Due to embryological, histological and immunohistochemical(4) similarities, the similar pathogenesis of anal cancer and cervical cancer, the classical triad for screening of precursor cervical lesions (cytology, colposcopy and biopsy) was adopted for the screening of AIL in risk groups(5, 6). Likewise, the Bethesda Consensus (2001) terminology for reporting cervical cytological diagnoses was adapted and proposed for cytology of the anal canal.

Although cytomorphological criteria are well established for the diagnosis of cervical intraepithelial lesions, some authors have suggested that peculiarities of the anal canal, collection technique and experience of professionals may determine high rates of false negatives and slight agreement between cytology and histopathology, although this is controversial in the literature(7-9).

Our study aimed at measuring the degree of identification of cytomorphological criteria for the diagnosis of AIL by means of interobserver agreement and agreement between cytological and histopathological diagnoses.


An observational cross-sectional study was carried out for screening of anal cancer precursor lesions in women with intraepithelial or invasive cervical neoplasia, at the outpatient department of lower genital tract pathology of Instituto de Medicina Integral Prof. Fernando Figueira (Imip), from December 2008 to December 2009. The sample size was calculated using the function StatCalc of Epi Info 7 software (Centers for Disease Control and Prevention [CDC]), based on a 13% frequency of AIL in women with cervical neoplasia(10). With a 95% confidence level and a 30% relative precision, 286 women were necessary, number that was increased to 324, foreseeing eventual losses.

Women with histopathological diagnosis of cervical intraepithelial neoplasia or cancer treated at the outpatient department of lower genital tract pathology of Imip were included. Exclusion criteria were: being mentally ill, imprisoned, pregnant, HIV-positive and undergoing radiotherapy or chemotherapy for treatment of genital cancer.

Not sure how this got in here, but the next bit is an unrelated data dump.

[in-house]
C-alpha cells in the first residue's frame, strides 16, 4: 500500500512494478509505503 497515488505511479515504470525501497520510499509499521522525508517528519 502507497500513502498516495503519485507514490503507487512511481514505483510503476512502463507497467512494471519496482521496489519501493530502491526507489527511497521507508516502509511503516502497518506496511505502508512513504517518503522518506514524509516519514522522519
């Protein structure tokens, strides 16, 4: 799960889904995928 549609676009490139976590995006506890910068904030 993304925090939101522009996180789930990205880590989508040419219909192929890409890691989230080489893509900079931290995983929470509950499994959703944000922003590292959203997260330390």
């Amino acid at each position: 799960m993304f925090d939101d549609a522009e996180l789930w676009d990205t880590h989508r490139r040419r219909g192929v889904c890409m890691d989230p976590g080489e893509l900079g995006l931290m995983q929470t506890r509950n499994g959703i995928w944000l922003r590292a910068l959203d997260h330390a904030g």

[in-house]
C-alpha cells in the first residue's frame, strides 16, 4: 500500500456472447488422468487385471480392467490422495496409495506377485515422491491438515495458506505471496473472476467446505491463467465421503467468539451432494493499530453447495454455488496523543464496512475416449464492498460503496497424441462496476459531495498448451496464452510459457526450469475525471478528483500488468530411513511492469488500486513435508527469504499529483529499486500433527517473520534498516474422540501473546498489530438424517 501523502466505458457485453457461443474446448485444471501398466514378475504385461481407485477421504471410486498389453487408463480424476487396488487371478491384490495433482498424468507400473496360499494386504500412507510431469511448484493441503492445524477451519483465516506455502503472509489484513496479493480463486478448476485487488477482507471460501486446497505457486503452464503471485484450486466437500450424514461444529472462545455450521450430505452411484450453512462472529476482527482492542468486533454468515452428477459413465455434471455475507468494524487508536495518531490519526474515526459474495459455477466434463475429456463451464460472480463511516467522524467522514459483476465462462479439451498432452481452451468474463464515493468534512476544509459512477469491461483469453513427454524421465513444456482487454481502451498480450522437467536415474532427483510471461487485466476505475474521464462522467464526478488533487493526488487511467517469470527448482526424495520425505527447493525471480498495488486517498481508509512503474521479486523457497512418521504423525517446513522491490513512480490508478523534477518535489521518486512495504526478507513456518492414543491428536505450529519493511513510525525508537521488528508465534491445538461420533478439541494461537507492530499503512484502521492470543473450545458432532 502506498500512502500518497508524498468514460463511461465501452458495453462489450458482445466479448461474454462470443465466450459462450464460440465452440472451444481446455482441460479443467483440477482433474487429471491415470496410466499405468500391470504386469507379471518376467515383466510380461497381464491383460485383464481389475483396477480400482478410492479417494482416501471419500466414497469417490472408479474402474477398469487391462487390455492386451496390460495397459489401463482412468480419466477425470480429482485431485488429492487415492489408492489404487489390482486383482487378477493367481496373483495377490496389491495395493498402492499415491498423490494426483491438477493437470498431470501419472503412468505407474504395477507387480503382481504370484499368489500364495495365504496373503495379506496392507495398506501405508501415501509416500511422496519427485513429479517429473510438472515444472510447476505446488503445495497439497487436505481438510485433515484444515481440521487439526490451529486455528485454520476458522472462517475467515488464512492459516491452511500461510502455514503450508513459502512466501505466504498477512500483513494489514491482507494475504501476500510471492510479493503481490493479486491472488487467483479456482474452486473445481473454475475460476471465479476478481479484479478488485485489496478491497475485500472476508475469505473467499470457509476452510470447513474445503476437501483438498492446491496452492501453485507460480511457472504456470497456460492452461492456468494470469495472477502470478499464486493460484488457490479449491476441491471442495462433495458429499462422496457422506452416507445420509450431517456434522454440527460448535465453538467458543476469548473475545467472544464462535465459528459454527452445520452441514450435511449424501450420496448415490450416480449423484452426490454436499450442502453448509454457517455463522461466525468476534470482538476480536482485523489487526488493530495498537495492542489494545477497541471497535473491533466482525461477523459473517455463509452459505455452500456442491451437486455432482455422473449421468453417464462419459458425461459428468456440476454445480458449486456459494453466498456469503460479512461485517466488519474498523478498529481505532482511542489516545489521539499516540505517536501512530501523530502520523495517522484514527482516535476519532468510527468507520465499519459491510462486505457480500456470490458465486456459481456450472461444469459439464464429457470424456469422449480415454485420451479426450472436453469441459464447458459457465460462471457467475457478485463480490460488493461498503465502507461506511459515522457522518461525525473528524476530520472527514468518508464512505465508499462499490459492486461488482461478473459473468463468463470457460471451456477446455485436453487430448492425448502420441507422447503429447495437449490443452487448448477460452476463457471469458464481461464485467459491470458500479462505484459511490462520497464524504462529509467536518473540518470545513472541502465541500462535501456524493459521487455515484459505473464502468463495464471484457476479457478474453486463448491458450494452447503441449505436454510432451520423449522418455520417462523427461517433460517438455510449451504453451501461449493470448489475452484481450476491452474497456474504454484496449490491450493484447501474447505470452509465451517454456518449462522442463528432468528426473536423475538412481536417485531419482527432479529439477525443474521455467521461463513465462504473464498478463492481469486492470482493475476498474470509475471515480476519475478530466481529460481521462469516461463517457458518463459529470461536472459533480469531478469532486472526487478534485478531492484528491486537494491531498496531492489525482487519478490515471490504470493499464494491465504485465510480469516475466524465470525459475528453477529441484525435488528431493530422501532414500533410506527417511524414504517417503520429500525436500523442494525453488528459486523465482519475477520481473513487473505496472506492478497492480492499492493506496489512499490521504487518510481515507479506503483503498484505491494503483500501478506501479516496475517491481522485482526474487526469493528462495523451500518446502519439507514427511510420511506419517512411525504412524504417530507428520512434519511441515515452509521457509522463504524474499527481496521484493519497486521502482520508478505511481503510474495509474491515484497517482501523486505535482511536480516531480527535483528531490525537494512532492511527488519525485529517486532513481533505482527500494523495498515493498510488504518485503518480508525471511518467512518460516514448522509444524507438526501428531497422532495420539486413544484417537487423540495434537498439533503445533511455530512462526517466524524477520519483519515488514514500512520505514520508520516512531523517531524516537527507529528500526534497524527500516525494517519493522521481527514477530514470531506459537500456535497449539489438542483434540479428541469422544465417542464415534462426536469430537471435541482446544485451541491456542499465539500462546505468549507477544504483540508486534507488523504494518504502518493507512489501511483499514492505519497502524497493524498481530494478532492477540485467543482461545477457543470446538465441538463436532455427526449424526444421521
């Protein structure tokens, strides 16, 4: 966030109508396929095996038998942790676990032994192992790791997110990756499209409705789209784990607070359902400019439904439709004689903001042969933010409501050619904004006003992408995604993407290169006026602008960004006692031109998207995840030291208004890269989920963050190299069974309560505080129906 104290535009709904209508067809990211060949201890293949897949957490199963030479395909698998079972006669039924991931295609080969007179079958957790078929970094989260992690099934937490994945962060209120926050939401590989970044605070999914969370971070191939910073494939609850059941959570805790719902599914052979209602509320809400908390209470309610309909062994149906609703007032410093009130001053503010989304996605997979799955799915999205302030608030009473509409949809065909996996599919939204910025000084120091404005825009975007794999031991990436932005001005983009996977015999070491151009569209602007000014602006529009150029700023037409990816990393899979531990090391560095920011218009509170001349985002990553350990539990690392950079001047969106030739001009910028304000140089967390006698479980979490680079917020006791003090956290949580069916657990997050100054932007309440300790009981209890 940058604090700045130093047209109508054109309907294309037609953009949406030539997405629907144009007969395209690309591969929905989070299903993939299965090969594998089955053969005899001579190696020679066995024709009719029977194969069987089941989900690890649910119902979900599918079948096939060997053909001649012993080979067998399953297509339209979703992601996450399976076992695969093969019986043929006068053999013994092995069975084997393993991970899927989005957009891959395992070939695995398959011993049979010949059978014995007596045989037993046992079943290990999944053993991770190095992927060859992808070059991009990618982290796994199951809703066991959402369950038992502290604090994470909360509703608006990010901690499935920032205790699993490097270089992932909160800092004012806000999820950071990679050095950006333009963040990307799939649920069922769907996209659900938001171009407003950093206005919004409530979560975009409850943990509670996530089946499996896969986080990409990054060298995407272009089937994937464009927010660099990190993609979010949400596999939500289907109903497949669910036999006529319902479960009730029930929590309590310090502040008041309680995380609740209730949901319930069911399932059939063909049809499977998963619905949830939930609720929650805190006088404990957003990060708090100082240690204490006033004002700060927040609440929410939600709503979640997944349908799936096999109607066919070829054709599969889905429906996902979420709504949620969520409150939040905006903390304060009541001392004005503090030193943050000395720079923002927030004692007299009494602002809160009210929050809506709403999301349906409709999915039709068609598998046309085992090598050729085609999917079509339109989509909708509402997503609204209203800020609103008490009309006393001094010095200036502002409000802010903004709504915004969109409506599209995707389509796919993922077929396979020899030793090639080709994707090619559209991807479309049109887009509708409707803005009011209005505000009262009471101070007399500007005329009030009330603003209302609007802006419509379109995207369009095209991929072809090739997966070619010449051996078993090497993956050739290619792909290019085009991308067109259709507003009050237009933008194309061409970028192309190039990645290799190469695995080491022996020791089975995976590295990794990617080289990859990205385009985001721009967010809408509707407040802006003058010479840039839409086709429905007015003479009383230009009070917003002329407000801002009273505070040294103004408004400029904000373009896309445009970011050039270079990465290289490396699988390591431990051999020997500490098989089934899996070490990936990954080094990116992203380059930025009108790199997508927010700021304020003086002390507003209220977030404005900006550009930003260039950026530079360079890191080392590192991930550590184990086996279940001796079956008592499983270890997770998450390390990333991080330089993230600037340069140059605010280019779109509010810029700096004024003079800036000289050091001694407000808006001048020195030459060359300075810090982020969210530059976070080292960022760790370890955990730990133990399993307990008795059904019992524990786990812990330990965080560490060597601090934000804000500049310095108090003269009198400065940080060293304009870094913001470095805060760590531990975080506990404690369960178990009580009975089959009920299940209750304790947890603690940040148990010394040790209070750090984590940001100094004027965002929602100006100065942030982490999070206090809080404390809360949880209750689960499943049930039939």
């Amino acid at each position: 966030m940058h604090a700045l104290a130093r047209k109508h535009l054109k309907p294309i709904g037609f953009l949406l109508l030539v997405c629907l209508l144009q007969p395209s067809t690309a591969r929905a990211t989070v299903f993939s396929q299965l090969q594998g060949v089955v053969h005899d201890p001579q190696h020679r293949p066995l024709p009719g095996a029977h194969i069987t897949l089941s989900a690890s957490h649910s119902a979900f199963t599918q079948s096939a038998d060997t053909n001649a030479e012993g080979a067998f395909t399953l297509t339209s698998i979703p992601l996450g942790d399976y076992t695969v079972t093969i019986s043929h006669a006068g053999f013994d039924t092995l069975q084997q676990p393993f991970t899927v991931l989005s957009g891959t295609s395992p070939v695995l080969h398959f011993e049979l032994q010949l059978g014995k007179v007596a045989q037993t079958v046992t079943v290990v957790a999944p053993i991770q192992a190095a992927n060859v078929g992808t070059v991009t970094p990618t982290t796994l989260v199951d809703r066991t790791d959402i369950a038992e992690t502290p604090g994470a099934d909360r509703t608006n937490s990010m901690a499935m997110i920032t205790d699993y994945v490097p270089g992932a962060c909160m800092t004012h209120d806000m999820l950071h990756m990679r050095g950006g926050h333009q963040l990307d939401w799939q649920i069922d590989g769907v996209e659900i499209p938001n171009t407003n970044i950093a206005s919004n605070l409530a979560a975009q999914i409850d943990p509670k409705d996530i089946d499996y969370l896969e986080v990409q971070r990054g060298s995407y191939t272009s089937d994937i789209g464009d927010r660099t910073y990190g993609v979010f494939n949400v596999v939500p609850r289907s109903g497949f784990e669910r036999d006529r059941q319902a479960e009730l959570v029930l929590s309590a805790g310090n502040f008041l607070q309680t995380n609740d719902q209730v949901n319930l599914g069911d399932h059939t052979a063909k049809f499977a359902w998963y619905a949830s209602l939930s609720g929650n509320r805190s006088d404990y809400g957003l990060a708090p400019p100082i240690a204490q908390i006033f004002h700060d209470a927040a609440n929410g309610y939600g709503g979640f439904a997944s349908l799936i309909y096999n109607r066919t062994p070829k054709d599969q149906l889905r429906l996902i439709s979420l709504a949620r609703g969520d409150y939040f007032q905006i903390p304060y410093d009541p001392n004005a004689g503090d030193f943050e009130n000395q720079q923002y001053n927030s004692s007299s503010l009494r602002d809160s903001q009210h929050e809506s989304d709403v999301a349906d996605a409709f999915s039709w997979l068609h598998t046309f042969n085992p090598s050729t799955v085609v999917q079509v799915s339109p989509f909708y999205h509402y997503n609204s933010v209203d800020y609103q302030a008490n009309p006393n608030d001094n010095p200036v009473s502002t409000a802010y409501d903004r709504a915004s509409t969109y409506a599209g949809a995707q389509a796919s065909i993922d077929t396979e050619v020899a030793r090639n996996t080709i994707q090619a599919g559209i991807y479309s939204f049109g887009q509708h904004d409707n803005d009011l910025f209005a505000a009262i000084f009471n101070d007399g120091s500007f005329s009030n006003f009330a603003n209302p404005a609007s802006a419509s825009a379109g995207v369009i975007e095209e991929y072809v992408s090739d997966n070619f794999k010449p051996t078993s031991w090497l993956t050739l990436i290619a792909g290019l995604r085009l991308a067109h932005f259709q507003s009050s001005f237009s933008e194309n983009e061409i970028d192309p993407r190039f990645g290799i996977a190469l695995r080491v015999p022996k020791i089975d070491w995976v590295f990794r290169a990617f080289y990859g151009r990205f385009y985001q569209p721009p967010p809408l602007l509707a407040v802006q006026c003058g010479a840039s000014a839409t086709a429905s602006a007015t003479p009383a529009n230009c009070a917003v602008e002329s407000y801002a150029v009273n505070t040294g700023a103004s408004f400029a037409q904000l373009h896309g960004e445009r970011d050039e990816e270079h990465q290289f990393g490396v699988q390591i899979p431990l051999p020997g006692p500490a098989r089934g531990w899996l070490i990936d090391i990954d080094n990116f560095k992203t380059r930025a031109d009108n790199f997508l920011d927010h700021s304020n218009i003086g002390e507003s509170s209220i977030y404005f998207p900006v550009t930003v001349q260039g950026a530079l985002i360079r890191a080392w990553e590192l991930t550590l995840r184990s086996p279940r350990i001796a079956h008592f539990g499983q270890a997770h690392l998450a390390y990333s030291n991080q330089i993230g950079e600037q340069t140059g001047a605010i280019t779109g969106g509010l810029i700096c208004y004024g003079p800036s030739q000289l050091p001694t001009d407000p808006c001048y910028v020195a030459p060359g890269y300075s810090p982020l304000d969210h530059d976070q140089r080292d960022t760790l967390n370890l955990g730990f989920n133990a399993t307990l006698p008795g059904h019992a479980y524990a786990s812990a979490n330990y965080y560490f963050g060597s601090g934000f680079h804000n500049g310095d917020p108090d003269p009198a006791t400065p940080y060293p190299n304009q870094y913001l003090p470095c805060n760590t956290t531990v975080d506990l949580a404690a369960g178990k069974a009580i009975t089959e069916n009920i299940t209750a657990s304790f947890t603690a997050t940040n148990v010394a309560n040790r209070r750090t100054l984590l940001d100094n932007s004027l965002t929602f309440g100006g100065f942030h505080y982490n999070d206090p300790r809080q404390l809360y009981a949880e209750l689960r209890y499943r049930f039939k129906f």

The research was approved by the research ethics committee of Imip, under number 1324. All patients voluntarily agreed to participate, signing the informed consent and filling a standard form.

Anal cytology specimens were collected by the main researcher, from all women, by inserting an endocervical brush with silicone ball at end, humidified with saline, 4 cm into the anal canal (blind collection), rotating it 360º while softly pressing the anus walls. The collected material was arranged longitudinally on the slide, immediately fixed in 96% ethanol and sent to the pathology laboratory, where it was stained by Papanicolaou technique. Results were characterized by the cytomorphological criteria adopted by the Bethesda System (TBS); those classified as unsatisfactory by air-drying artifact or scant cellularity were excluded at the moment of data analysis.

High-resolution anoscopy (HRA) was performed in all women, after specimen collection for anal cytology. A disposable non-slotted anoscope was used, which was inserted in the anal canal after topical application of 2% lidocaine. The mucosa was examined using a colposcope DF Vasconcelos, with objective lens of 25× magnification. Colposcopic images were analyzed after application of 5% acetic acid and 2% lugol’s solution. In the presence of abnormal areas suggestive of anal intraepithelial neoplasia (AIN), biopsy was carried out, even without the result of the cytopathological examination. The women who presented HRA suggestive of metaplasia or viral infection were biopsied when anal cytology indicated atypia(11).

Material collection for the deoxyribonucleic acid (DNA) study of human papilloma virus (HPV) was conducted with an endocervical brush humidified with saline. DNA was extracted from 500 µl of vaginal secretion, using Wizard Genomic DNA Purification kit (Promega®). Samples were treated with ribonuclease (RNase), taken to a water bath at 50ºC for denaturation of this protein, and kept at a temperature of -20ºC. The presence of HPV was diagnosed by two sets of consensus primers. For each patient, two reactions were performed, one using primers MY09 and MY11; the other, GP05+ and GP06+. Quality of the extracted DNA was confirmed by the globin primer pair(12).

The slides collected from the 324 women were analyzed by three cytopathology specialists experienced in gynecologic cytology, in a masked fashion, that is, they did not know the clinical data, HRA report of the patient and cytological diagnosis of the other observers. Each cytopathologist received the slide for analysis together with the cytomorphological criteria for lesion classification according to the 2001 Bethesda Consensus(13).